Spring 2016 Trips to Luther

Once my first two trips to Luther were over I reflected that the drive there and back wasn’t too difficult. Certainly it’s long, but I enjoy podcasts so much that it seemed to make the time go by much more quickly. Couple that with my love of the Jennifer Fulwiler Show on the Catholic Channel on Sirius, and I stayed pretty engaged for the seven to eight hour trip.

It was with this bravado in mind, that I decided to sign up for a spring course on the Bible and ecology. The class would be over two weekends in April, and I thought the trips would be nothing.

With a light-hearted spirit of adventure I made the first weekend trip up. I even made a fun stop at an antique mall to walk around.

Once I got to campus my usual building greeted me. Strange how after only a few visits a place starts to feel familiar and like home.

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As with my previous trips I arrived a day early to get acclimated before the class started. I spread out my reading and writing  to go over everything. Since I didn’t have a stapler with me, I ended up making use of the bobby pins left over from my brother’s wedding to hold my articles together.

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The next day as I was preparing to go to chapel I realized that here I was in a class about the Bible, farming, and reading articles about the power of soil and seed while wearing the very subjects I was reading about.

Two pieces of jewelry that I love wearing are a rosary bracelet made from olive wood from Jerusalem. The bracelet has a small bit of dirt from Jerusalem tucked behind glass. On my other wrist I was wearing a bracelet with a mustard seed suspended in glass. Truly, I thought I must be the ideal student for this class. Ha.

The course itself proved to be very engaging as we broke into groups and discussed our contexts. We took deep looks at Biblical passages and heard great lectures. To make things even better, we saw what we were studying come to life as we traveled to some various sites around the twin cites.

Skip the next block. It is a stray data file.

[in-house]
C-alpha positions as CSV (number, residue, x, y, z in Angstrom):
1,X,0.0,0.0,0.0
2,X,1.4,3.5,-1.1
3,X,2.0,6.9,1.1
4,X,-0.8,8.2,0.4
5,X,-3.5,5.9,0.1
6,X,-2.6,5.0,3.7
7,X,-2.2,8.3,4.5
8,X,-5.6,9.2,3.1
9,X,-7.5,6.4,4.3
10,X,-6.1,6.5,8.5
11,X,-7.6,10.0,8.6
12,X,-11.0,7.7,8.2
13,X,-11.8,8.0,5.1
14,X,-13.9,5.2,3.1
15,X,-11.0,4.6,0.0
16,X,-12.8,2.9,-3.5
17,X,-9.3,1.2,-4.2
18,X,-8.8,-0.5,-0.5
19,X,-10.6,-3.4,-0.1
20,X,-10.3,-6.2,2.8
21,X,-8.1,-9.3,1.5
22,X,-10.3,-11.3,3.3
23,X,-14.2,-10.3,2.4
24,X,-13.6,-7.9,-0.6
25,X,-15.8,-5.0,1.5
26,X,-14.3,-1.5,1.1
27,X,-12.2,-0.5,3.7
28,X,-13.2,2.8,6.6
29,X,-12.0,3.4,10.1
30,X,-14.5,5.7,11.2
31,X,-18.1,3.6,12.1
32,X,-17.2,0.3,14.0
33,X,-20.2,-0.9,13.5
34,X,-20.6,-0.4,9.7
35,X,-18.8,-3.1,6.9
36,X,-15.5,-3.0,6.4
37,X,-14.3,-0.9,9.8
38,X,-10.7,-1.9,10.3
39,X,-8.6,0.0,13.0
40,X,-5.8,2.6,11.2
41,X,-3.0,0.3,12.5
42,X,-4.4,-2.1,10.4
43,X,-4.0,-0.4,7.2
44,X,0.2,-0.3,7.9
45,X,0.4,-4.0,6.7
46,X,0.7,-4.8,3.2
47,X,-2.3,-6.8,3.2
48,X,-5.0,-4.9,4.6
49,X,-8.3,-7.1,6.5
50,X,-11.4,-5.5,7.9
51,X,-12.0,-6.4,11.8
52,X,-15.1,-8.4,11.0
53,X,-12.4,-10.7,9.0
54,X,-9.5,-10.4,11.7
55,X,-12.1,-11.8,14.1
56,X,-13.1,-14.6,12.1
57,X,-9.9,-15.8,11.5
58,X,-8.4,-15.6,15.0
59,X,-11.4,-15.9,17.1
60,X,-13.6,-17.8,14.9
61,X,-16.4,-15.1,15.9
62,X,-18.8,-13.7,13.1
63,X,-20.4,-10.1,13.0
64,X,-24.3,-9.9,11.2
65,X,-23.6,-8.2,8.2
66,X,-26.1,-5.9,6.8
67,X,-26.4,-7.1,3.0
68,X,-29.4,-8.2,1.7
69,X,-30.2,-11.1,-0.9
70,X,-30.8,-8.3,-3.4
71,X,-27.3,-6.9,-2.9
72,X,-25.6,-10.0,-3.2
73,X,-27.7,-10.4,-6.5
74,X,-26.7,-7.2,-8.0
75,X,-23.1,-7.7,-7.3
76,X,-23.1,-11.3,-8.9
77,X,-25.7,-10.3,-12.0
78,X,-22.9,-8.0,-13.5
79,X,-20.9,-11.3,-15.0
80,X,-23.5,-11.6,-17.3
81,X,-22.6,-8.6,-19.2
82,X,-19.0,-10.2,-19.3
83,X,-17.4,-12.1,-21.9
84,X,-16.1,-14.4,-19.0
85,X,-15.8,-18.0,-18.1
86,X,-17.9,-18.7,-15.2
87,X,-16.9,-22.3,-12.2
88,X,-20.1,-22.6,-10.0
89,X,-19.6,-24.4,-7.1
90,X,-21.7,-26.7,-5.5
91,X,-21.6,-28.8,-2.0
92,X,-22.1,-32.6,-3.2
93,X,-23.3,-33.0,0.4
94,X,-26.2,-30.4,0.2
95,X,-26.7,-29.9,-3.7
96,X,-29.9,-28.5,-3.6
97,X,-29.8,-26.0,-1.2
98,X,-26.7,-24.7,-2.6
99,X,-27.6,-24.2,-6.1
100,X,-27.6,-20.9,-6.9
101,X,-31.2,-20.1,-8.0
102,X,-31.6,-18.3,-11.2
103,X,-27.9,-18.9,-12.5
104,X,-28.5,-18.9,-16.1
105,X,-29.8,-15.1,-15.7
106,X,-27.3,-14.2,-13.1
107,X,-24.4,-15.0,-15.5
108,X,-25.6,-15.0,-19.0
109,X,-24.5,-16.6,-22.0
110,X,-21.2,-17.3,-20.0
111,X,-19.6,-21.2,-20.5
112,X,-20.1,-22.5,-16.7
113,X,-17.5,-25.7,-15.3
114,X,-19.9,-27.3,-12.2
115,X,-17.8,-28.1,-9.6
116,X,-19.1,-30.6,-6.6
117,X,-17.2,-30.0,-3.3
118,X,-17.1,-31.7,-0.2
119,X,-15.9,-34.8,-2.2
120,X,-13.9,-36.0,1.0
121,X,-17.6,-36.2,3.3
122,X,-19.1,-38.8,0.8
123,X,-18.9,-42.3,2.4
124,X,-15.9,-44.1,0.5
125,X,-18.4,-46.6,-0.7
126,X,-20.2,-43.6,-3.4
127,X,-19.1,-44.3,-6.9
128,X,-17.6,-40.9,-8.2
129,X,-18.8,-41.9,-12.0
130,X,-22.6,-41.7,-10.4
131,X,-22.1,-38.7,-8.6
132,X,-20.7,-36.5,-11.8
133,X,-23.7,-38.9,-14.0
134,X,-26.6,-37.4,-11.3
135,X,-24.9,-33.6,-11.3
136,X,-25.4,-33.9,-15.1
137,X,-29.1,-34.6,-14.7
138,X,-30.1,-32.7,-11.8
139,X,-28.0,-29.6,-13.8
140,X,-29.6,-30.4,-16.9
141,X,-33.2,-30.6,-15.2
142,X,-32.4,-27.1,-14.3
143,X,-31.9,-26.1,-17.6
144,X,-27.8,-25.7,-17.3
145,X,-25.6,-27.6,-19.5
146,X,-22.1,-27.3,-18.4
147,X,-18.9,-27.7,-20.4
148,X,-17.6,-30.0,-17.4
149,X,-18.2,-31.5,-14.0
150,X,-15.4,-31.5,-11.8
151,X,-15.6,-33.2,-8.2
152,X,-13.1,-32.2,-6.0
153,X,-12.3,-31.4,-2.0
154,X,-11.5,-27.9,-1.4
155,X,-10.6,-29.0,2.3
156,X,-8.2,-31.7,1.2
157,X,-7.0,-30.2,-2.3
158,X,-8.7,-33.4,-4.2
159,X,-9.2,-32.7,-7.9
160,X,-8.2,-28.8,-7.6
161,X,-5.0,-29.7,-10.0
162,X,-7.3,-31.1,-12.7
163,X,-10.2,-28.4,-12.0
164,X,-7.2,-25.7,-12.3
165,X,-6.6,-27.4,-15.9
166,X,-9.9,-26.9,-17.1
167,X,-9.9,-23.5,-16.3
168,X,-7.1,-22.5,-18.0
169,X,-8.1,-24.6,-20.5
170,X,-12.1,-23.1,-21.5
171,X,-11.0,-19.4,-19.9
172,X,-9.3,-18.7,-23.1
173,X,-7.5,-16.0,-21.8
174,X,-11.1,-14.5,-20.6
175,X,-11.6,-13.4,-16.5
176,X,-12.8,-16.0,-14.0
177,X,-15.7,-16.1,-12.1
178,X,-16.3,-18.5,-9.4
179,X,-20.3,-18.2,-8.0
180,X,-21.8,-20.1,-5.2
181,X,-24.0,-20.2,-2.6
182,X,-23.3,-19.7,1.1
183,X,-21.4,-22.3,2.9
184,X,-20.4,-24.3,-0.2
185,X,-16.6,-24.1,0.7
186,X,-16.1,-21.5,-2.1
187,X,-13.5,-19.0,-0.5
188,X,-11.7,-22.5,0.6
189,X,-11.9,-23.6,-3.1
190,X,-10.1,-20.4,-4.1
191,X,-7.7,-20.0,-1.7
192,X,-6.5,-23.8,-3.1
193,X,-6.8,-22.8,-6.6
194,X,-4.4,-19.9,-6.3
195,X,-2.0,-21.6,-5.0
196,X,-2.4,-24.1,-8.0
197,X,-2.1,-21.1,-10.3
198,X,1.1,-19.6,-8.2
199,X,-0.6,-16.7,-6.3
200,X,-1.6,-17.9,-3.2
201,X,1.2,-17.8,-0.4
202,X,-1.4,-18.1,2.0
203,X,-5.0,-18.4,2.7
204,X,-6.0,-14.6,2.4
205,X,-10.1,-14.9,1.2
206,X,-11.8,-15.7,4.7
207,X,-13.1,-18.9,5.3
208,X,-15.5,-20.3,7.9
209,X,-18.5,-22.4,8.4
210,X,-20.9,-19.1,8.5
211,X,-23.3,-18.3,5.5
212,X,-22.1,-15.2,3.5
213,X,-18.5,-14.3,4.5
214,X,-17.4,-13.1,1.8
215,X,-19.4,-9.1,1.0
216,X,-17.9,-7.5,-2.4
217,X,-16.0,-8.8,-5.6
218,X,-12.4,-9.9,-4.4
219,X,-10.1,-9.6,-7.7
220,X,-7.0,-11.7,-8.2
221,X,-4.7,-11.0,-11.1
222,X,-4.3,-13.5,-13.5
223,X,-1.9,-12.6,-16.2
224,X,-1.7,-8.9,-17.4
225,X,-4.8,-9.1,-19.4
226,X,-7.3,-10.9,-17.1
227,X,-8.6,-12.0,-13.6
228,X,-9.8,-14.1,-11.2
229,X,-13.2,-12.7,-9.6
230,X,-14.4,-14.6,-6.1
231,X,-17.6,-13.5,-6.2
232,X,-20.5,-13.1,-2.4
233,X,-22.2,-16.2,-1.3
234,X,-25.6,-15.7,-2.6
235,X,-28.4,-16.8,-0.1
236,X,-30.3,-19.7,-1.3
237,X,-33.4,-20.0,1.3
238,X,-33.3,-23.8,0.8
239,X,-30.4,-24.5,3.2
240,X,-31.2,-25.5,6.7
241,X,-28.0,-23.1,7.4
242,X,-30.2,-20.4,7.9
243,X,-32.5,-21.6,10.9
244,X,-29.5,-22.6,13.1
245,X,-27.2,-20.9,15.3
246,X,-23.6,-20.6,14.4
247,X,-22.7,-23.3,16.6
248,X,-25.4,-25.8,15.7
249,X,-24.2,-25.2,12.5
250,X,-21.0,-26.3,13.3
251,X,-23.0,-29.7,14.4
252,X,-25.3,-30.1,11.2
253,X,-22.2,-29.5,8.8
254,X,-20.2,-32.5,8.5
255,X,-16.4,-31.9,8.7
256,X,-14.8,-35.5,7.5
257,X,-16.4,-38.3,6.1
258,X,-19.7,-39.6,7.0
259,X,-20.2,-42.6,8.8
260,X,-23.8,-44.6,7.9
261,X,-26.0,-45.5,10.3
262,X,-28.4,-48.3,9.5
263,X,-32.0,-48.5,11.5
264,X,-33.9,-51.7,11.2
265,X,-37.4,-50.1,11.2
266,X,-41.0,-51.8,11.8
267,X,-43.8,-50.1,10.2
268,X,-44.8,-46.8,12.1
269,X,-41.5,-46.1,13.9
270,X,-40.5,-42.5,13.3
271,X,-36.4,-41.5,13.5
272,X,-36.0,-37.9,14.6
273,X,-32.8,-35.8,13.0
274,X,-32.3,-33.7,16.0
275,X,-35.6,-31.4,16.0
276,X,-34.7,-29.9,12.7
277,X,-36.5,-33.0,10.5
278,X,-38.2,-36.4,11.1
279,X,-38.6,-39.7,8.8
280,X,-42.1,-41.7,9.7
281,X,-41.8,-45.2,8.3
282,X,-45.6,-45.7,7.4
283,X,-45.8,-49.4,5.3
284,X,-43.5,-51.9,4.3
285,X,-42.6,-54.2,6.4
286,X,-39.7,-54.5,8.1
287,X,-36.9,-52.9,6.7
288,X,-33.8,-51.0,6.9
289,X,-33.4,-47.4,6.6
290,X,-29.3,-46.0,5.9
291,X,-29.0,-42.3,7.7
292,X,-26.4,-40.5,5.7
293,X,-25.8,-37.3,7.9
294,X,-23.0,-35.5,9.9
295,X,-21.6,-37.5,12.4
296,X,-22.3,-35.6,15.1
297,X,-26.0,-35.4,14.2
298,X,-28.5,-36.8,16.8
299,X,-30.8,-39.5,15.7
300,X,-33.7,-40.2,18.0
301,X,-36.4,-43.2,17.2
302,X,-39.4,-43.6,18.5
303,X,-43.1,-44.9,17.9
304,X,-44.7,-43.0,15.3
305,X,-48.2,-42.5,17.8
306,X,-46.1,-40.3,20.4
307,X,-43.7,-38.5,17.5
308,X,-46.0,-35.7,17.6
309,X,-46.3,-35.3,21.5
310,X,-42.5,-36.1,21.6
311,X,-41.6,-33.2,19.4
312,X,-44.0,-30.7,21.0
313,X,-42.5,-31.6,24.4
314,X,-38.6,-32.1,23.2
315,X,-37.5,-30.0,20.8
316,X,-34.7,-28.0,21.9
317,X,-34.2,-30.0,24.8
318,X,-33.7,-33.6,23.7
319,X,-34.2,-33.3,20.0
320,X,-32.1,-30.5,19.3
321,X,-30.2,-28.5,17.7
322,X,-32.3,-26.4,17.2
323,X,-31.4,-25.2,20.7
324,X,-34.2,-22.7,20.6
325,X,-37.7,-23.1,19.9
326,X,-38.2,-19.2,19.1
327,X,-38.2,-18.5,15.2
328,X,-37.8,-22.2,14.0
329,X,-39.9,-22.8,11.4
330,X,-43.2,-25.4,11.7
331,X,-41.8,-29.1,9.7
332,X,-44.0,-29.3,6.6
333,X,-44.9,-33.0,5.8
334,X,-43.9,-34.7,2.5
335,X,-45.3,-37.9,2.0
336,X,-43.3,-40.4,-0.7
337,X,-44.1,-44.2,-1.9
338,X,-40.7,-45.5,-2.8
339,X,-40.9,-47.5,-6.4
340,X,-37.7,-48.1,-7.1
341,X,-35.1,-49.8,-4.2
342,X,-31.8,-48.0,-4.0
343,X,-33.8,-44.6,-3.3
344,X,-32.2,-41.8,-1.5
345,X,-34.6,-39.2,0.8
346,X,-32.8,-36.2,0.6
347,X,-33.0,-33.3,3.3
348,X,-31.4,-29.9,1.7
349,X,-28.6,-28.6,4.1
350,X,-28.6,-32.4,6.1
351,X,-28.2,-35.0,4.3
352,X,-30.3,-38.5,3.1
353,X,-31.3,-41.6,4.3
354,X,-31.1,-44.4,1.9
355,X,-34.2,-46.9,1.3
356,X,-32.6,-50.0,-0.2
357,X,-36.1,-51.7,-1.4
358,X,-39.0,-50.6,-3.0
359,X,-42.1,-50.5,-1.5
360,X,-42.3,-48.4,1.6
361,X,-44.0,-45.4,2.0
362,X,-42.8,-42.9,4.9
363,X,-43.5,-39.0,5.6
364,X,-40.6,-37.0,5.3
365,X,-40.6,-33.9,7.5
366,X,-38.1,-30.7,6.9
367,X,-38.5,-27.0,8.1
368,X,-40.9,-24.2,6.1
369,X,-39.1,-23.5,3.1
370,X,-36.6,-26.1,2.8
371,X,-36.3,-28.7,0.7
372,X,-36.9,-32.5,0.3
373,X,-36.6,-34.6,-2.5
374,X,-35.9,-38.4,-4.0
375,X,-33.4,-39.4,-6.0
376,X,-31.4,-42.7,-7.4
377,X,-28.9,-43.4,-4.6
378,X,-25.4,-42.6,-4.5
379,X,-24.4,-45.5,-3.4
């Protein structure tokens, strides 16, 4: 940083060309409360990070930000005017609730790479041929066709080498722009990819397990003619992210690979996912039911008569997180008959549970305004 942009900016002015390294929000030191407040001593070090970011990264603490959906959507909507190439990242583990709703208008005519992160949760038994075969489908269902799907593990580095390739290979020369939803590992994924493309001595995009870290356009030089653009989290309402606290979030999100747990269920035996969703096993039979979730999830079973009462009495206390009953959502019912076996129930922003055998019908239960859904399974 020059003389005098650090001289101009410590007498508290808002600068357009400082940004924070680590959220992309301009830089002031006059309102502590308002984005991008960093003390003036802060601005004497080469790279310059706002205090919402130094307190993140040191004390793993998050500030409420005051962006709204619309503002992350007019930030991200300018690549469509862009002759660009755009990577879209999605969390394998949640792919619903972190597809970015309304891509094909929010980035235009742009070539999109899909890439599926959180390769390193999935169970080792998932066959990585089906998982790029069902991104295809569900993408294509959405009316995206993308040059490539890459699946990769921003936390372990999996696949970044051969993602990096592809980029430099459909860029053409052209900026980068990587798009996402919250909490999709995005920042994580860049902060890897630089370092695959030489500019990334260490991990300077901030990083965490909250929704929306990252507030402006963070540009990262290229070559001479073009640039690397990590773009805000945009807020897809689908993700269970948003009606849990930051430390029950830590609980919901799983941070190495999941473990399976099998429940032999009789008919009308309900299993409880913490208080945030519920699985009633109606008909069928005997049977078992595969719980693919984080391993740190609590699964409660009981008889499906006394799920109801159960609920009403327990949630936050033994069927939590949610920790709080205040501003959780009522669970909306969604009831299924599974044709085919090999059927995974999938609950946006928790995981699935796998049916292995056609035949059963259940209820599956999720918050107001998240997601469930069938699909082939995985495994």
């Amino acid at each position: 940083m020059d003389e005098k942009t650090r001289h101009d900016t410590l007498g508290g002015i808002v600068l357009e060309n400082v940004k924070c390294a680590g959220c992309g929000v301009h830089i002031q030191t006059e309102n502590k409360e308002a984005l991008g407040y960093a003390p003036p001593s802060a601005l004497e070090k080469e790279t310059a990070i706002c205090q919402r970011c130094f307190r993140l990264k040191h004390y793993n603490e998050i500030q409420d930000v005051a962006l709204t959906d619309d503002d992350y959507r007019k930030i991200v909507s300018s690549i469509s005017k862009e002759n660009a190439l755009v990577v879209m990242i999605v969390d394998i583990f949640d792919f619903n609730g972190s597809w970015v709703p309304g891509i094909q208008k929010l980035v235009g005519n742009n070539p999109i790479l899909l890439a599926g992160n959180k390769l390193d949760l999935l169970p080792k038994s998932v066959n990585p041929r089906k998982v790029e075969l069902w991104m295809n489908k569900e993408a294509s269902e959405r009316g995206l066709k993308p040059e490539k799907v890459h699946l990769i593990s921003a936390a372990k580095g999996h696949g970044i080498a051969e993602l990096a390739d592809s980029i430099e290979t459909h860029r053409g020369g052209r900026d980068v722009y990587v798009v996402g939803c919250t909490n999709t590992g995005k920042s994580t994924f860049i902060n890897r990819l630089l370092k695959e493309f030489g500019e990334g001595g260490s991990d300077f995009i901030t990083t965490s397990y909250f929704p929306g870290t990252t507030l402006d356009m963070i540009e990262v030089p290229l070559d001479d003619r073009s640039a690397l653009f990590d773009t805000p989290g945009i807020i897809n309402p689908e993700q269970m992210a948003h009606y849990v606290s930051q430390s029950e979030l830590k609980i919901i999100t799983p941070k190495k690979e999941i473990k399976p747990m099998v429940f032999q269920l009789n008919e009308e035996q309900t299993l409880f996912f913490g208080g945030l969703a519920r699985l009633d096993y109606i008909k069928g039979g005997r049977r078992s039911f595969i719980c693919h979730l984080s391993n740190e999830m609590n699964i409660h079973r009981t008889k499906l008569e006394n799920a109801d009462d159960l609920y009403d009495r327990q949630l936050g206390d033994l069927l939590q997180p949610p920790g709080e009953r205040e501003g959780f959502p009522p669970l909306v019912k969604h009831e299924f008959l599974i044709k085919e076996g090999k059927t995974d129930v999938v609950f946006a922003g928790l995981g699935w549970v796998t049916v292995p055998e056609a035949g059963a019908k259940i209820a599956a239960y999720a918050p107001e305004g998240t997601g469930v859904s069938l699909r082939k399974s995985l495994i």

Part of our experience included helping out with the creation of a community garden that was being organized by a local Lutheran congregation.

The weekend ended very quickly, and I was soon heading back home. The two weeks at home also passed by much too quickly, and I realized the trip back up would be more daunting.

Indeed, the second weekend was hard on me physically and in some ways emotionally. During my first trip a friend of mine from graduate school had died. I ended up making her a small tribute on campus by placing her initials on the grass.

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The second trip felt heavy, but it was worth it. I learned so much. I also learned that taking a spring course over two weekends may not be so wise for me to do. I was extremely grateful to have the opportunity because I would be spending the summer in CPE, and I wouldn’t be able to get a summer credit on campus done. However, it was much more challenging to do the quick bursts of travel than I thought it would be.

Soon, our second weekend was over, and I returned home to complete my final assignment. As with many of my courses at Luther, we had the option to create a final project that could be used in a congregation. I love taking what we learn in a class and creating a mock series of workshops, Bible studies, or adult education events. Doing assignments like these helps me to envision how I can serve a congregation in education and discipleship. It also uses my skills from my teaching in a way that I really enjoy.

Overall, one of the greatest aspects of this class was that I really started to sense and feel a part of a community in a new way.

 

Let the fields be jubilant, and everything in them; let all the trees of the forest sing for joy. Psalm 96:12

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